There is to some extent a difference this month between the trends on new claims in the casualty portals when compared with the RTA portal. Where there is similarity that comes from the fact that volumes are reduced for the second successive month in the EL accident and PL portals (for the third successive month in the EL disease portal), but the difference between these casualty portals and the RTA portal is the extent of the falls.
New EL accident numbers are down from 4,378 to 3,802 (13%), PL claims are down from 6,363 to 5,400 (15%) and EL disease from 1,542 to 1,365 (11%). These are greater falls than the allowance of around 10% which could be attributed to the shorter working month.
As can be seen from this graph, new casualty claims volumes have returned to levels which they were at 6-9 months ago in the case of the EL accident and EL disease portals, and 8-11 months ago in the case of the PL portal.
If there is some surprise about this development, we must ask whether its effect is only temporary, and in any case do we know what factors it is due to? We need of course to know the cause in order to try to understand where the future trend will lie.
We have seen with the EL disease portal that there is an opportunity of avoiding that portal altogether if the claimant exhibits behaviours such as a greater willingness to add an additional defendant to the claim in order for it to fall into an excluded category of claim. But for EL and PL accident claims there is rather less opportunity to try to satisfy a definition of an excluded category. Yes, some claimants may unjustifiably try to satisfy the definition of a claim involving “harm, abuse or neglect of or by children or vulnerable adults” but those claims will not be significant in number.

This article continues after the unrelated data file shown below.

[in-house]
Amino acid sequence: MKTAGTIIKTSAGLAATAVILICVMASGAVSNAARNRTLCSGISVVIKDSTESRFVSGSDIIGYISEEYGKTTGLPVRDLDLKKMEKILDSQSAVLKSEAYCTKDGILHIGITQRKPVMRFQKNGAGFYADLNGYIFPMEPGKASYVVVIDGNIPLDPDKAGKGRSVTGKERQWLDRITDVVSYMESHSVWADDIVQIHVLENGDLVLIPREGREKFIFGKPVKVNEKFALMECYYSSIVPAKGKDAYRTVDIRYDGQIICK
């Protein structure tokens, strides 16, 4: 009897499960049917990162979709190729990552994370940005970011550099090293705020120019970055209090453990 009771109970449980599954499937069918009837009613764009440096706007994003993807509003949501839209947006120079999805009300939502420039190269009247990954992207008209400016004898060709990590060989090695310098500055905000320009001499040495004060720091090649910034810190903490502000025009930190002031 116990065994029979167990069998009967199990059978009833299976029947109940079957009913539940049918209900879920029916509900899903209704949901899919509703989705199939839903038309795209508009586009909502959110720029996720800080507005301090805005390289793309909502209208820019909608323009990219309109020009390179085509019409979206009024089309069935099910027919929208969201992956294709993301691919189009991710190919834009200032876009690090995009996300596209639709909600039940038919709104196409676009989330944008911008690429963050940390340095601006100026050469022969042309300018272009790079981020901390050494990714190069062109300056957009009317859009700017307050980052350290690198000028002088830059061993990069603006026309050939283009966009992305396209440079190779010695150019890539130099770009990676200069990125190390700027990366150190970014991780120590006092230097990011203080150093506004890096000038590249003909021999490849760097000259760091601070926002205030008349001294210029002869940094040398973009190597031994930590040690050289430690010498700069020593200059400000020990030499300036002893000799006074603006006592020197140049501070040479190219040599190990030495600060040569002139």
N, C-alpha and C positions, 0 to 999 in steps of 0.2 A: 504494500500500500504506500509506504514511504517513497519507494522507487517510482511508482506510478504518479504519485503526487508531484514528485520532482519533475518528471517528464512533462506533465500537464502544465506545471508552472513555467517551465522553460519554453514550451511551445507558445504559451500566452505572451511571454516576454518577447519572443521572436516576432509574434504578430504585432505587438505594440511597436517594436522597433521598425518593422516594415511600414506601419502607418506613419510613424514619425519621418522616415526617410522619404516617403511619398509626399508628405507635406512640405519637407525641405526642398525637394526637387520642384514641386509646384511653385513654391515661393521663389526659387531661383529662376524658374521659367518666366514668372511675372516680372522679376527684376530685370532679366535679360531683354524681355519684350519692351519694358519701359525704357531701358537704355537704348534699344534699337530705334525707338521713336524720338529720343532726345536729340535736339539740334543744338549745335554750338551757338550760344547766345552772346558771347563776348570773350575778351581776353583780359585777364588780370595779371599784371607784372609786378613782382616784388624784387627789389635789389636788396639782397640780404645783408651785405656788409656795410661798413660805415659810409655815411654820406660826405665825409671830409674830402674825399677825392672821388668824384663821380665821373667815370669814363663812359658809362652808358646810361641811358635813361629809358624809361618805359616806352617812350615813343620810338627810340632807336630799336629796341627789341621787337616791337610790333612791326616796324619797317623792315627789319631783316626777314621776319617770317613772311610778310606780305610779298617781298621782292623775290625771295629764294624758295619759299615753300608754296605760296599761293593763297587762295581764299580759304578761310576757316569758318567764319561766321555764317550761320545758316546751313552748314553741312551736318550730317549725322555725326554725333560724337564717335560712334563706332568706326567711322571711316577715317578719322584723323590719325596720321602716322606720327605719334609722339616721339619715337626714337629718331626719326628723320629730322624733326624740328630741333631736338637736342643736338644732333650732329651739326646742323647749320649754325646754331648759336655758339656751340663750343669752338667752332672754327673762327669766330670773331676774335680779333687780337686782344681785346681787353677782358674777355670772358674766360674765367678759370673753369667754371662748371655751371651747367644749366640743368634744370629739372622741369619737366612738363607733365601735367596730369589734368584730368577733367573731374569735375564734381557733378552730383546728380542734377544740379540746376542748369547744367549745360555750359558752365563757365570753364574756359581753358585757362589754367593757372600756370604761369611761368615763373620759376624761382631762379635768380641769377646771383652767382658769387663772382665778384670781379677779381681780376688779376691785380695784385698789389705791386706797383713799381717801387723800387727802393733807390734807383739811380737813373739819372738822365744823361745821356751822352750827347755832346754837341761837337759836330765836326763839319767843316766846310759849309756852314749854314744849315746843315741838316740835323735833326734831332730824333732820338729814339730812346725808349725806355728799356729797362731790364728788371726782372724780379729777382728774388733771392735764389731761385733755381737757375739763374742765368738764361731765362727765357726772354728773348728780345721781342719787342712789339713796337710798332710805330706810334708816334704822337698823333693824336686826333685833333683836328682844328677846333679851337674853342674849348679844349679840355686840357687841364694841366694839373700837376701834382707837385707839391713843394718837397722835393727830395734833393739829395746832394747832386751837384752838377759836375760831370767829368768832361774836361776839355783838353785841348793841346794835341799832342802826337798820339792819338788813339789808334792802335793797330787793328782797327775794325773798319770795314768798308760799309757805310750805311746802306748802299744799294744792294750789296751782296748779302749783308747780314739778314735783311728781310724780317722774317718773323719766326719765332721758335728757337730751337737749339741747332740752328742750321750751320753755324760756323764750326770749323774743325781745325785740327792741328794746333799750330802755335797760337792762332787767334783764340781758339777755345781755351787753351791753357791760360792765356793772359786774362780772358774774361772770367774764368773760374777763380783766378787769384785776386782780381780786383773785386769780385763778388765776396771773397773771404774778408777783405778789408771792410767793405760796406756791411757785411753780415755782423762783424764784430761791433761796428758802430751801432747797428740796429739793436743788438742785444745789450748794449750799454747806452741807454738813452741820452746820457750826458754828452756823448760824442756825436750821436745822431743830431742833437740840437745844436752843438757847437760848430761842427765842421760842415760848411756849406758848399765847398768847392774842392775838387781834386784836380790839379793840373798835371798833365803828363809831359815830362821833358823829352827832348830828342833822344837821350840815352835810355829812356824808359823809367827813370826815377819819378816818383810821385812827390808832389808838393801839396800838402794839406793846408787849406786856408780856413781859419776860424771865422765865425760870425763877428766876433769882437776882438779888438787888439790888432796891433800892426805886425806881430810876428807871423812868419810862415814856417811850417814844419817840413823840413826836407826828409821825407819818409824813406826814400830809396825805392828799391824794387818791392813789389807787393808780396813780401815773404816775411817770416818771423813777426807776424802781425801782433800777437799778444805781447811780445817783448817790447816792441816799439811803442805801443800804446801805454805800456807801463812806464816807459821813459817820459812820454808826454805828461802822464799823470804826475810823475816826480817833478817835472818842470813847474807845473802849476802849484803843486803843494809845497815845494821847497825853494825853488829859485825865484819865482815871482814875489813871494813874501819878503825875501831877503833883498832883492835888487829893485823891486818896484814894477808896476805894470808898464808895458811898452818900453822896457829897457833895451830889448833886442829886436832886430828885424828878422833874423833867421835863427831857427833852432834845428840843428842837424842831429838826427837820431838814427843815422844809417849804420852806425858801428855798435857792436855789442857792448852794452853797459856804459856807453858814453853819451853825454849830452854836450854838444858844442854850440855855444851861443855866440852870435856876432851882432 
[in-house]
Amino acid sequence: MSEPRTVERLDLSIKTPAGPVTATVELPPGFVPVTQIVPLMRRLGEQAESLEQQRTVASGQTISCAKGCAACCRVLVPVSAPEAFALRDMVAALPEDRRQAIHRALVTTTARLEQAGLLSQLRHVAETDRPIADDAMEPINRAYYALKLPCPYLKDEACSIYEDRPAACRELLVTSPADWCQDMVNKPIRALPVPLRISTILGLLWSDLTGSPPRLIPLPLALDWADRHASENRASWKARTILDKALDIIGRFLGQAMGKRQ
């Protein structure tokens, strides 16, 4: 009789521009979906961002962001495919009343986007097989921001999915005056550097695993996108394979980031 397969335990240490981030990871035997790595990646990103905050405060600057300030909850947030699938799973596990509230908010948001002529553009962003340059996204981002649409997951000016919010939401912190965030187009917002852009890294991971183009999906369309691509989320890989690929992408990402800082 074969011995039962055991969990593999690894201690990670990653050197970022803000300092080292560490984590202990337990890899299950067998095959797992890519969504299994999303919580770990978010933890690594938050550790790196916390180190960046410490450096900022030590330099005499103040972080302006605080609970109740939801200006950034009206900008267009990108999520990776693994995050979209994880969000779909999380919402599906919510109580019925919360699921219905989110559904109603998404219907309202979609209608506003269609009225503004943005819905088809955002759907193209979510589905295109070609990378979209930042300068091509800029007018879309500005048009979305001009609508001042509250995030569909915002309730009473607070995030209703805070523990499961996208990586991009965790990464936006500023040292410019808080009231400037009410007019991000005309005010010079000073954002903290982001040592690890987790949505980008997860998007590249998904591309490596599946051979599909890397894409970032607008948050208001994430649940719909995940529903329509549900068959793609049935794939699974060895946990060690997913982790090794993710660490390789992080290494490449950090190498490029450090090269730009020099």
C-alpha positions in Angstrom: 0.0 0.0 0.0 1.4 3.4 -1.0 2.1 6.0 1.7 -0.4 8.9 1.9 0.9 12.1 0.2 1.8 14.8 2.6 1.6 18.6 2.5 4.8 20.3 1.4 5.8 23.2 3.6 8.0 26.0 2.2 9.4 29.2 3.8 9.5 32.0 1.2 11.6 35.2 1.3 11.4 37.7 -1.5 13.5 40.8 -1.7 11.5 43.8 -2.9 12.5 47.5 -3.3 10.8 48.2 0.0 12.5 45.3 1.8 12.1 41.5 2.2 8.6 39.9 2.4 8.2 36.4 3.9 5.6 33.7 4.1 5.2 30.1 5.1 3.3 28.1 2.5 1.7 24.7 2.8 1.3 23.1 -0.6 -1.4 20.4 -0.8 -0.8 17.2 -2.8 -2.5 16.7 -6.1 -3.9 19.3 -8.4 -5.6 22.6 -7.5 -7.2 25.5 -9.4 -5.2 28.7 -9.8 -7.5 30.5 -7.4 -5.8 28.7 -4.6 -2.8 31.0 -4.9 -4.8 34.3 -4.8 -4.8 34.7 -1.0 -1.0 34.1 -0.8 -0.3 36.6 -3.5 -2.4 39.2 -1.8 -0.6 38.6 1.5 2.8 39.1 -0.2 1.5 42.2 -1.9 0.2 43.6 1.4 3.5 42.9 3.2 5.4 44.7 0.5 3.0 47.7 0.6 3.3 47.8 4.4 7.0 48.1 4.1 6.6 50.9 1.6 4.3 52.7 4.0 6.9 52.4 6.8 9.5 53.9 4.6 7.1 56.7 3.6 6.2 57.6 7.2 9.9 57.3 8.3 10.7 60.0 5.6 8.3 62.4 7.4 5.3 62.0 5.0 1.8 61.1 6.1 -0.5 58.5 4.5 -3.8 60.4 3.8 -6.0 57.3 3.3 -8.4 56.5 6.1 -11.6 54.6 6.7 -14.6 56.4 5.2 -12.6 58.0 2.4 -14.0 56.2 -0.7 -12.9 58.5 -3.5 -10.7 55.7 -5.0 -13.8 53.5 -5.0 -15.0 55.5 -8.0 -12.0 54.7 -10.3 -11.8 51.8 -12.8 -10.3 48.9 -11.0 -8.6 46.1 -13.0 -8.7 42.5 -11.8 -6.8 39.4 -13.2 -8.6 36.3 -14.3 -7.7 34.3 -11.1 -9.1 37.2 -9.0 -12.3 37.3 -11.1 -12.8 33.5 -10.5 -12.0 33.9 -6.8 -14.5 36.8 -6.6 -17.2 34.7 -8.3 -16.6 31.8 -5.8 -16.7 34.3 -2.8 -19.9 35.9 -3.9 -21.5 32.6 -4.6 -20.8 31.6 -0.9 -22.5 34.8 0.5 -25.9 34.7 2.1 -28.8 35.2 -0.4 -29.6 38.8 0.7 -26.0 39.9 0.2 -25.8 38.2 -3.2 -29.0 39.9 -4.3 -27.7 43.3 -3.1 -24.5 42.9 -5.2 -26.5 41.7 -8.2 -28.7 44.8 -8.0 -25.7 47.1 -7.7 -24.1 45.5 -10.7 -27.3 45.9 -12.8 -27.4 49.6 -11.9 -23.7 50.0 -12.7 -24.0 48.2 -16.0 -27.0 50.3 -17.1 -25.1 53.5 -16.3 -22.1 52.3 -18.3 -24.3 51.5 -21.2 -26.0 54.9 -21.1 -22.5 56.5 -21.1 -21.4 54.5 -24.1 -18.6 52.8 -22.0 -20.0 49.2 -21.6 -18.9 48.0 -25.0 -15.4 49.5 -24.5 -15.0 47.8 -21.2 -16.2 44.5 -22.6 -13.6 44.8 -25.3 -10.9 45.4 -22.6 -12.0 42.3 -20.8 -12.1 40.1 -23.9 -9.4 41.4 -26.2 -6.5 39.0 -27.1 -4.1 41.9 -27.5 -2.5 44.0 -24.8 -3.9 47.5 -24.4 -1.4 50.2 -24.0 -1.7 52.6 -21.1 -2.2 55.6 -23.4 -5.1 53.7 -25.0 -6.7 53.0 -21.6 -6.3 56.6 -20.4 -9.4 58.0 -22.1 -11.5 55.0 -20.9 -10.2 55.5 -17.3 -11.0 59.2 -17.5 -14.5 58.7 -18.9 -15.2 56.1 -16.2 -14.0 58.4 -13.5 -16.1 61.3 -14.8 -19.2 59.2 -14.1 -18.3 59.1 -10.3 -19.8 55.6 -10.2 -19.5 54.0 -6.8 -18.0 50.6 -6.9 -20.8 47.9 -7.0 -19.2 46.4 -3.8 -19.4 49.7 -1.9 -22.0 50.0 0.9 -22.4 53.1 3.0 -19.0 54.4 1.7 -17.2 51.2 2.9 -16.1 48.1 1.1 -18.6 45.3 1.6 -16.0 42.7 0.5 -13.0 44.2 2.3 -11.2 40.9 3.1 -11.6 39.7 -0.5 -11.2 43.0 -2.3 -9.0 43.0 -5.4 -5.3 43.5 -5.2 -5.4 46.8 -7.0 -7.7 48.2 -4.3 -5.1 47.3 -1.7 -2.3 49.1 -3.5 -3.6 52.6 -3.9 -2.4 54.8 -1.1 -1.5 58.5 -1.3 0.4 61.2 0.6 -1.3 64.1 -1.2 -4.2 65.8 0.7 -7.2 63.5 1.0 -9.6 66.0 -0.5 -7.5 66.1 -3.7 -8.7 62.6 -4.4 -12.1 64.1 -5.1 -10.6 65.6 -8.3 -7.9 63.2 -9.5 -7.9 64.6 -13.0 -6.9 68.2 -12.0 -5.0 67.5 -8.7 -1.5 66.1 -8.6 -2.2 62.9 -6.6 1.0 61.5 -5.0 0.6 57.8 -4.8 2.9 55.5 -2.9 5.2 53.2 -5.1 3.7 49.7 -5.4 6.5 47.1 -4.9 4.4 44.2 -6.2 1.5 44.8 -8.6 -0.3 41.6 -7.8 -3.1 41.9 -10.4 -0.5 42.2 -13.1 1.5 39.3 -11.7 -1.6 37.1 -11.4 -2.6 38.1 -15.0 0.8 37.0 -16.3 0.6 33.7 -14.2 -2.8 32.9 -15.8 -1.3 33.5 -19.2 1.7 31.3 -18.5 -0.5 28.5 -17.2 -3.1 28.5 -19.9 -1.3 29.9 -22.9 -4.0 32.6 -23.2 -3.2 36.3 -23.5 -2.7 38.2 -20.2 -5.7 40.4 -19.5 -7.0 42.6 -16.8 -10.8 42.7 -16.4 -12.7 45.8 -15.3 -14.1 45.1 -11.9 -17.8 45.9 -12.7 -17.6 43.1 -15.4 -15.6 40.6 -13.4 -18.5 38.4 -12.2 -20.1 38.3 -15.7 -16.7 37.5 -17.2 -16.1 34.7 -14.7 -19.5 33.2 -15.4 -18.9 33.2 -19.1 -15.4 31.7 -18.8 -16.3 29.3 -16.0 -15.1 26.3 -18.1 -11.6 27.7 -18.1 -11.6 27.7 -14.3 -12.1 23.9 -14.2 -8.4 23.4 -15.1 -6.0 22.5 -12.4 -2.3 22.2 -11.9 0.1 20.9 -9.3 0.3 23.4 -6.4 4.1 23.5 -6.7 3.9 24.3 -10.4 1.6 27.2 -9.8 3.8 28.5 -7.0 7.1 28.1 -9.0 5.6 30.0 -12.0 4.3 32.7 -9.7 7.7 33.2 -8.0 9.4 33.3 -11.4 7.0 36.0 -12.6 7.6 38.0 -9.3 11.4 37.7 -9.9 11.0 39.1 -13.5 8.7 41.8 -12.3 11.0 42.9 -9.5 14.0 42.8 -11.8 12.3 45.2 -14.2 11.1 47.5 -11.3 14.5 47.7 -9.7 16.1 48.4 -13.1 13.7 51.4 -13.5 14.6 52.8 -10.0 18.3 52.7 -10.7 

So there must be other factors, but what they are is currently a matter of speculation where the signs are that the interest in this type of claim by claimant operations remains high. After all, the level of fixed costs for this type of claim is higher than for motor claims, whether inside the portal or outside. It will not be easy for claimant operations to farm claims of this type because of the lack of the same factors as exist in RTA and to some extent disease claims, so advertising for them will remain important instead. It’s unlikely to be due to a significantly reducing number of accidents of this type, as while we will need to await the CRU releasing their latest annual data of new notifications in Spring, the most recent claims numbers from that source showed stability in the new claims numbers.